Hiding in plain sight, Chase may indeed have taken control of the portfolio loans of Washington Mutual. The FDIC receiver clearly stated to me that there was no assignment of mortgages. He also said that he thought Washington Mutual was servicing about $1 Trillion in loans originated by WAMU or its originators (pretender lenders). And he said that it was estimated by him and the U.S. Bankruptcy Trustee that about 1/3 of those loans were portfolio loans --- I.e. Real loans paid for by WAMU. And of course, as previously reported here and elsewhere we now know that Chase acquired no loans as part of the merger with WAMU.
So the question is "What happened to the $300 Billion in loans that were real assets of WAMU?" Nobody has really asked and obviously no answer has been forthcoming --- especially not from Chase who was going around the country foreclosing on loans that it said it acquired "by merger" from WAMU.
Here is my theory: the loans are technically in the WAMU "estate" from the Bankruptcy proceedings. The U.S. trustee disclaimed any interest in some WAMU subsidiaries that probably have an interest in those loans. Those subsidiaries still exist. why? Meanwhile, Chase DID acquire the servicing rights of WAMU.
As the Servicer it receives payments from Borrowers who have no idea about the status of their loan. If Chase receives a payment on a loan that is subject to claims of securitization, we assume that it makes payments to the trust beneficiaries of the REMIC trust claimed to own the loan. That is a whole other subject for forensic auditing. Our focus for today is what does Chase do with payments on loans that are still WAMU loans. I theorize that one likely possibility is that Chase keeps the money because there is nobody claiming a right to receive the payments now that the WAMU Bank has ceased to exist. That would give them an income of around $20 Billion+ per year on loans that WAMU funded and Chase never bought. But that is the tip of the iceberg.
The loans kept as WAMU portfolio loans were probably subject to underwriting that was more in line with industry standards and probably had a much lower default rate than the loans that investors funded. So those loans had a definite value on the secondary market. Hence I postulate that Chase as authorized Servicer is acting as the owner. Without anyone making a claim, they have nobody to pay. So if they sold the WAMU portfolio loans as successor Servicer for WAMU loans, the proceeds of sale went to Chase and Chase then created numerous such transactions wherein they "sold" the mortgages they didn't own.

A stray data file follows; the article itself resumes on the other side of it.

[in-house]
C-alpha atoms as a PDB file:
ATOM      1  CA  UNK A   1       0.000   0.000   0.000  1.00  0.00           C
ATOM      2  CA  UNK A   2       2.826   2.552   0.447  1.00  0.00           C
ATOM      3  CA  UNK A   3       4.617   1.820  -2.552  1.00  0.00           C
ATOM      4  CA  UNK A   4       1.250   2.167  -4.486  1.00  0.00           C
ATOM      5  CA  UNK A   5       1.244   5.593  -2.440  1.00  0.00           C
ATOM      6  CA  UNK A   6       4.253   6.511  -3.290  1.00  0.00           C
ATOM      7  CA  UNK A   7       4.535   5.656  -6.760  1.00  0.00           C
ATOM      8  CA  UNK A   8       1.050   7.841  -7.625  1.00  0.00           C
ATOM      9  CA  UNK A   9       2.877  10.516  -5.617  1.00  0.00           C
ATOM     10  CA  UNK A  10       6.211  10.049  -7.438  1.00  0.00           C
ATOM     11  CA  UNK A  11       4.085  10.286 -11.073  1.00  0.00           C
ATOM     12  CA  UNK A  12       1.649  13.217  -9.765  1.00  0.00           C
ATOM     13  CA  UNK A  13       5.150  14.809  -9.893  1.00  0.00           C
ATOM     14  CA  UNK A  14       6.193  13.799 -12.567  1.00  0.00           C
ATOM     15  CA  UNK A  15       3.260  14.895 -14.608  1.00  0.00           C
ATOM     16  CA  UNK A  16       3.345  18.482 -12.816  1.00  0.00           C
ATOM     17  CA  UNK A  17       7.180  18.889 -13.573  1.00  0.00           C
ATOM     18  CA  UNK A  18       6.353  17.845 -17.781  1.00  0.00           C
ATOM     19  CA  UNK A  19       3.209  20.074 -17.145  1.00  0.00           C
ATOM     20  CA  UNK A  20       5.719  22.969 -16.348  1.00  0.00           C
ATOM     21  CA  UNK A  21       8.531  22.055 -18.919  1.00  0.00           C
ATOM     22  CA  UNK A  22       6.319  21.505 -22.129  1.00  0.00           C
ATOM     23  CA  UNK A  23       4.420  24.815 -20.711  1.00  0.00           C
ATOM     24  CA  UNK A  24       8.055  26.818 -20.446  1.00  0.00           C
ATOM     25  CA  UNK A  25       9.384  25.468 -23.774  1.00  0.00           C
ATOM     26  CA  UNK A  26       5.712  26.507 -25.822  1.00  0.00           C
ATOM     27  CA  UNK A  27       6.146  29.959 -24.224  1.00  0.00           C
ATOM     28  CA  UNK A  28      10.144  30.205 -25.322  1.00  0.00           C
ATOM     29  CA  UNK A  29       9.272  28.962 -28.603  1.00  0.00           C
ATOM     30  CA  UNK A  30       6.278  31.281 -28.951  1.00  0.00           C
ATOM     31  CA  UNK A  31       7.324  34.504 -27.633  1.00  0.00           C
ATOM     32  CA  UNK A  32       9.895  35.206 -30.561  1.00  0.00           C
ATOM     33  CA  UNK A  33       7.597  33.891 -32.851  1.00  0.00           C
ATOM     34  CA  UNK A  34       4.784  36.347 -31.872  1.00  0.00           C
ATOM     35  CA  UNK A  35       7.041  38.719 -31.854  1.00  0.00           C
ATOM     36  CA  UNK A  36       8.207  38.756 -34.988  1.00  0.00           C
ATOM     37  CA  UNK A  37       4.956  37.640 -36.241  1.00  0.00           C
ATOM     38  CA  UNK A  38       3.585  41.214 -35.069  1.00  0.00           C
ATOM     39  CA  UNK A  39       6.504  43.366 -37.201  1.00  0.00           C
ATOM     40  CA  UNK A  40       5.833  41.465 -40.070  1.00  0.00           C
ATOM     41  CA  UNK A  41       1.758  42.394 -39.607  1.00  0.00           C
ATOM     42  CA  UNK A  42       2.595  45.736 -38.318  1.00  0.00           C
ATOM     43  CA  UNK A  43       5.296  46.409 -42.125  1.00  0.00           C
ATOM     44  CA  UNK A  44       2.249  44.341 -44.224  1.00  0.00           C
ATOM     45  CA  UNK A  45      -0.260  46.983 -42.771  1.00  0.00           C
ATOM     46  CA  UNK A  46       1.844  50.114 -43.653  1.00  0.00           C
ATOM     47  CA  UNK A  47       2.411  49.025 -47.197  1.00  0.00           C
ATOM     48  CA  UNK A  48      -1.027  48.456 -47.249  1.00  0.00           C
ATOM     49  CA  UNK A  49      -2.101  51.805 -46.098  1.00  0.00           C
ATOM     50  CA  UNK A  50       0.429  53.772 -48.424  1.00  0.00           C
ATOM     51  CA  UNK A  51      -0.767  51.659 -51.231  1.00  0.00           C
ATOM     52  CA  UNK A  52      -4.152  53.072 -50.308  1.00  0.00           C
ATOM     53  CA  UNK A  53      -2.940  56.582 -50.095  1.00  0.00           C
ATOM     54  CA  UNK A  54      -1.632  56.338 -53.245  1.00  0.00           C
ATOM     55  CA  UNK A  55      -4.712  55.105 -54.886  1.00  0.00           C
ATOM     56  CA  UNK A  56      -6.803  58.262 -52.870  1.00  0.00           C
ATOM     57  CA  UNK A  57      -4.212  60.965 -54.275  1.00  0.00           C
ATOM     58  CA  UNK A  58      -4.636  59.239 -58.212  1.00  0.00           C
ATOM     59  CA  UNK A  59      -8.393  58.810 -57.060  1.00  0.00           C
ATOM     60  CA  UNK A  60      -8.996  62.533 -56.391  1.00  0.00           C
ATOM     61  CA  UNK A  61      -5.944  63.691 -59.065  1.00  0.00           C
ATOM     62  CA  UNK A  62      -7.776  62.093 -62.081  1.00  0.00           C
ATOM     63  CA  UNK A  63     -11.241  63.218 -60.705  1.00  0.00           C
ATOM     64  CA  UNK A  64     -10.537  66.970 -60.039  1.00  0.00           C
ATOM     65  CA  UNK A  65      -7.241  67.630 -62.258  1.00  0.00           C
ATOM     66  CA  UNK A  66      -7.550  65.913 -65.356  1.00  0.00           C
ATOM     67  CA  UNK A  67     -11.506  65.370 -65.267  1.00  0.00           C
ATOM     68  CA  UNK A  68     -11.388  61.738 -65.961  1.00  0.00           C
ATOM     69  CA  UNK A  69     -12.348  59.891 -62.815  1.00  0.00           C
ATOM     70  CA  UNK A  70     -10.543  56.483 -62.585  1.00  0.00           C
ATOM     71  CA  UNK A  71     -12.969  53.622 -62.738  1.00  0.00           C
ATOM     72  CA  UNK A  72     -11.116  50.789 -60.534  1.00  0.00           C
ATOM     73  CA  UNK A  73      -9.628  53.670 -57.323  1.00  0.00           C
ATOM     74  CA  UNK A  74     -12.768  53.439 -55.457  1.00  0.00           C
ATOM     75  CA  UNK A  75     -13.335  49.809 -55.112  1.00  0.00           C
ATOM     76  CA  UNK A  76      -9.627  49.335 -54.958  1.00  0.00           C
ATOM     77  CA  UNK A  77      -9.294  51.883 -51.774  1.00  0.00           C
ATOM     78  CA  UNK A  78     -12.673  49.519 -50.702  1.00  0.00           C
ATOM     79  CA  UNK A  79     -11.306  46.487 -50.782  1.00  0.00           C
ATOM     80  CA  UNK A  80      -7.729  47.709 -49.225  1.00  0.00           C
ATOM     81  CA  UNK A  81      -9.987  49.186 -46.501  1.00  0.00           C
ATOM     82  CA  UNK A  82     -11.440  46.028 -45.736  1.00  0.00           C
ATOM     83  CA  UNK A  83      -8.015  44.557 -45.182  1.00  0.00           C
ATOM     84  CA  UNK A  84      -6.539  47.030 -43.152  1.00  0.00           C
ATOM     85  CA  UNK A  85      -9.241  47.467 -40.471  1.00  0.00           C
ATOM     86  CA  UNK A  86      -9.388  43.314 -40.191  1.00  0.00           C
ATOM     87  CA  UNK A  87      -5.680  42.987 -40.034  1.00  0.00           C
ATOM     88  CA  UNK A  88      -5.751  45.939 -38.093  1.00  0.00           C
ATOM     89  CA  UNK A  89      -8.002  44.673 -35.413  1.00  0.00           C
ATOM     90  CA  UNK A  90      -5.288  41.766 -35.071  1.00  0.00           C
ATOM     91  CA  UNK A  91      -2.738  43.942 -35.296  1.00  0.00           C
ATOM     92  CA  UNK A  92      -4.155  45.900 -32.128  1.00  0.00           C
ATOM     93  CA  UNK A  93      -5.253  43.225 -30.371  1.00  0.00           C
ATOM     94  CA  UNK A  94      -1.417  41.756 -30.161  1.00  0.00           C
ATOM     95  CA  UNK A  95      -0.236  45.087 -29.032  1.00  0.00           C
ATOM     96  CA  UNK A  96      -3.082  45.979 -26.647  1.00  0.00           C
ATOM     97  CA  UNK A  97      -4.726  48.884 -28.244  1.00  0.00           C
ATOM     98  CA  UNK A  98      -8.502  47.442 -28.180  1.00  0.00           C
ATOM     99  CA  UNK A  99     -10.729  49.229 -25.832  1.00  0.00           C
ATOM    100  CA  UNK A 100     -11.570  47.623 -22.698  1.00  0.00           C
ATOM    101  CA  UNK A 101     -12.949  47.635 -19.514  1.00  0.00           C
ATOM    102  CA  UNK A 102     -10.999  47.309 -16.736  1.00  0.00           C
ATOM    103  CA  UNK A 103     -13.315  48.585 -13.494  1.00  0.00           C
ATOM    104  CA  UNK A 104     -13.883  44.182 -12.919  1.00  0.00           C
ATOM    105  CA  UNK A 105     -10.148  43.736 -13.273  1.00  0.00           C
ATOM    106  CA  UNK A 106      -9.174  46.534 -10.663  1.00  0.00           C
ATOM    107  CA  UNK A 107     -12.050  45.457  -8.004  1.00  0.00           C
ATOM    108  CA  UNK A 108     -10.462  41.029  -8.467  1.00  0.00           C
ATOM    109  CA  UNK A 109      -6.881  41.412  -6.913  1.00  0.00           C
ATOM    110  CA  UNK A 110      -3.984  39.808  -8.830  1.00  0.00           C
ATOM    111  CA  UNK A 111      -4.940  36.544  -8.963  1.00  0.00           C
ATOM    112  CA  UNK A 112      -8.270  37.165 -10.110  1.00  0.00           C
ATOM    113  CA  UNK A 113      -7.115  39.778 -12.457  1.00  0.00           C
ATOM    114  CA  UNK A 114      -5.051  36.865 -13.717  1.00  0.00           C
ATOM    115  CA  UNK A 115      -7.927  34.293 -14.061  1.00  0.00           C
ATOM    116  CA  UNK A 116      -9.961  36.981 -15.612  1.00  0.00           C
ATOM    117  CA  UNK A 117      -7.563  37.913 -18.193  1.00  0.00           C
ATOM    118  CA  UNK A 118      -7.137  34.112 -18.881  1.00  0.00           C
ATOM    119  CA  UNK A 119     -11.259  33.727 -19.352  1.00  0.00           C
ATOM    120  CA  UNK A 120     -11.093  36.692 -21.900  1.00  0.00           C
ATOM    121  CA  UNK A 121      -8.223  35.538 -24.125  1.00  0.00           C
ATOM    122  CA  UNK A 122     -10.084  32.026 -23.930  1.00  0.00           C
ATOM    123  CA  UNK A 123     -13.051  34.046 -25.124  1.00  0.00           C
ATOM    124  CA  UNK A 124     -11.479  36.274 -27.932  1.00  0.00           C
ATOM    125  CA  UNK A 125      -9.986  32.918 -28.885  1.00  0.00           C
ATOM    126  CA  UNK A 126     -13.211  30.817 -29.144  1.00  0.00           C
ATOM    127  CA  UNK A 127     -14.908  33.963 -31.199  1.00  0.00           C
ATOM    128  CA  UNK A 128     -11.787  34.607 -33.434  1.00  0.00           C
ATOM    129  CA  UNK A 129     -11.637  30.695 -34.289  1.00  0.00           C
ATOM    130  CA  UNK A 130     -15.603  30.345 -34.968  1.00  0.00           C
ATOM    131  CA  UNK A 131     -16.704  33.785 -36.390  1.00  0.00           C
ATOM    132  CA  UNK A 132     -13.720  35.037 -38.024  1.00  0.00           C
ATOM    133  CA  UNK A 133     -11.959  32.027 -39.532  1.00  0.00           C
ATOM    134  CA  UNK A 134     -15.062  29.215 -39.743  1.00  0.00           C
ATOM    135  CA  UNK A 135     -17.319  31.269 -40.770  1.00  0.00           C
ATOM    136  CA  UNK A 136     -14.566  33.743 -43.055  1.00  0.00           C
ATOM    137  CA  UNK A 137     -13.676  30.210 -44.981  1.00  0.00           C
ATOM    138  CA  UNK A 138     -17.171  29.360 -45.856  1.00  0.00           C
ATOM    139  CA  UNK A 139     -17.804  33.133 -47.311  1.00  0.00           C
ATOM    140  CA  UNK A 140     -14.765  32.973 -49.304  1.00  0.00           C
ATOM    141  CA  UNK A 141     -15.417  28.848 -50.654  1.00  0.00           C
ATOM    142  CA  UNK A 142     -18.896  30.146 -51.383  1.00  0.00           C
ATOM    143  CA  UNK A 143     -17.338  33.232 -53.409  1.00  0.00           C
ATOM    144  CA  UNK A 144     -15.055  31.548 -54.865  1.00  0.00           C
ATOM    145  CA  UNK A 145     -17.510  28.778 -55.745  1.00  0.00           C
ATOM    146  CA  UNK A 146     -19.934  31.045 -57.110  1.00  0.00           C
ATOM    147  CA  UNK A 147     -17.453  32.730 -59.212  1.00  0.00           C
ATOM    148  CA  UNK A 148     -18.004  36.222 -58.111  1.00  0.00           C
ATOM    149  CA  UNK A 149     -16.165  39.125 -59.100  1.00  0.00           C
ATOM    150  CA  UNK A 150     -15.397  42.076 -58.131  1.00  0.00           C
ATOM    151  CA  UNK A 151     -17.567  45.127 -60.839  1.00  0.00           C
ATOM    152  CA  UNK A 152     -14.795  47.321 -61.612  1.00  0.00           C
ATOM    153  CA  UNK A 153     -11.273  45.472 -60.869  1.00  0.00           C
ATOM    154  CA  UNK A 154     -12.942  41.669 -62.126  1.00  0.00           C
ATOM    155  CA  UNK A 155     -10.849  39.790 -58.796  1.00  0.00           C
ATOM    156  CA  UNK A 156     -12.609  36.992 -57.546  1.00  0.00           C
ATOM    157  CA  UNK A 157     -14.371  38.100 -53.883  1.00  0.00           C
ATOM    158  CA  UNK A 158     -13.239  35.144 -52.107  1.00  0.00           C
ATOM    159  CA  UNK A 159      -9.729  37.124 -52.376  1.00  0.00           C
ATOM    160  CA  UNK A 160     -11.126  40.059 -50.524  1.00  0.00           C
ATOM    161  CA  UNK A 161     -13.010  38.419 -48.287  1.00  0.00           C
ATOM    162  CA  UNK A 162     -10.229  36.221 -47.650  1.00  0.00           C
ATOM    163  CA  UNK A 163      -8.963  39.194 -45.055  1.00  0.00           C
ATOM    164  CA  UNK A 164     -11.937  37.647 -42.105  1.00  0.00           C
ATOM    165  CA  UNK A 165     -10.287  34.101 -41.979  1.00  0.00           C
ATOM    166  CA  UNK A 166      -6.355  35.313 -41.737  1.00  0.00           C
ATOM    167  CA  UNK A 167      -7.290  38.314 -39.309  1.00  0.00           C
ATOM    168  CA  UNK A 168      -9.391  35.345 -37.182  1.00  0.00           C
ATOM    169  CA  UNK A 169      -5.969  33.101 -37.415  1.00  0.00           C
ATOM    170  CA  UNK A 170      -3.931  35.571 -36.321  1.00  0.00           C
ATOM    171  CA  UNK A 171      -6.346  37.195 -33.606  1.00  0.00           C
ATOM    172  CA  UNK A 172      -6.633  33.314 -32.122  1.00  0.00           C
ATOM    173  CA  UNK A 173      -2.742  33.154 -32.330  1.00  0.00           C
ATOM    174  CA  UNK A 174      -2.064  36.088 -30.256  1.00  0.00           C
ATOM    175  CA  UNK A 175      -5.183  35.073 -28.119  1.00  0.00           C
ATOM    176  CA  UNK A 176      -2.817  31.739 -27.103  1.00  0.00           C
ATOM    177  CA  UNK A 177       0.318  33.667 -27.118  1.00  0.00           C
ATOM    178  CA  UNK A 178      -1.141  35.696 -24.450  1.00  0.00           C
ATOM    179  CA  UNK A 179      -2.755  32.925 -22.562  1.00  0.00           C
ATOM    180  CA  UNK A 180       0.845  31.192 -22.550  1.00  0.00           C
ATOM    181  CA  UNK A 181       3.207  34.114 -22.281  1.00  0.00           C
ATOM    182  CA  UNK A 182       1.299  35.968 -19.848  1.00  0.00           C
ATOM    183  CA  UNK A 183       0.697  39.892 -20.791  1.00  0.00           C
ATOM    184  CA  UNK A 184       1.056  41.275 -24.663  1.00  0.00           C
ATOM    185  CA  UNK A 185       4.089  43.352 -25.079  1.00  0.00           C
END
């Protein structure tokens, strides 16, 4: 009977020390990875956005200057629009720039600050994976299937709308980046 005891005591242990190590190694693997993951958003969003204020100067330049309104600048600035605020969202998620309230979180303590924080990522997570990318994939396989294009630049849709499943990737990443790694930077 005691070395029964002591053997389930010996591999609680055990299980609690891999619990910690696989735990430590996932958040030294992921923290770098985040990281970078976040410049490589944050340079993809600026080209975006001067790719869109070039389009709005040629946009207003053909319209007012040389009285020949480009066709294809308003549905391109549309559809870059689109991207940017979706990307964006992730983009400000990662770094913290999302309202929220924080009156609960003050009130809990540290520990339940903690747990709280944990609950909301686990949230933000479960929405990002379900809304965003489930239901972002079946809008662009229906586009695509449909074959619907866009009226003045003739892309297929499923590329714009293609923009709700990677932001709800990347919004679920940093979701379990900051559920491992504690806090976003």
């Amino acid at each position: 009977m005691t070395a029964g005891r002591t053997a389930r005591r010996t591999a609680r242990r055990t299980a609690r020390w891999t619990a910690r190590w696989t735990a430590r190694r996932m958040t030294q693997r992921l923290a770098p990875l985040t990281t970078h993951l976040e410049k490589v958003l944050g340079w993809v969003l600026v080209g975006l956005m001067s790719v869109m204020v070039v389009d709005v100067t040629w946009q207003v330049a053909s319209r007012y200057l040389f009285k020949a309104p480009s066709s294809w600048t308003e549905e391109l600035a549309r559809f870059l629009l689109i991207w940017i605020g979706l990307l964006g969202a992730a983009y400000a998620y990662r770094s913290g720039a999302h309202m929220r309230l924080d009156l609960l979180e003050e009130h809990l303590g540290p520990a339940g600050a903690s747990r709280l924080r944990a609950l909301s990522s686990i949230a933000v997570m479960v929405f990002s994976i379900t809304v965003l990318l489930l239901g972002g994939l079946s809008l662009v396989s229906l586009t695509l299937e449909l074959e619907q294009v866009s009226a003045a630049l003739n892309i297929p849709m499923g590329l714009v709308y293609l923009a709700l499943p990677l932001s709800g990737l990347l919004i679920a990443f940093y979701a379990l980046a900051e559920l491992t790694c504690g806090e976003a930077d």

The sale proceeds are completely controlled by Chase. They no doubt did sell most of the loans by now and many of them were probably "assigned" to new REMIC trusts. Thus Chase, based upon estimates from those close to the WAMU estate and the Chase WAMU merger, generated more than $300 Billion in sales of loans it never owned or paid for, plus principal and interest payments received on those loans, probably totaling around $400 Billion between the merger and now. No wonder they are so eager to pay fines measured in the tens of billions, when they illegally obtained loans worth in the hundreds of Billions of dollars.
Who is the injured party? It would appear that the Bankruptcy Estate of WAMU, or the Trustee for the estate, is the injured party. They should have the $400 Billion. Why this was not apparent to the U.S. Trustee and the FDIC receiver I don't know. But isn't it peculiar that there is a $400 Billion hole in the deal that went entirely to Chase?
Of course this is conjecture not even an opinion, so far. I could be wrong. But in the chaos of the overnight mergers, it seems more likely that Chase found every way available to grab more money.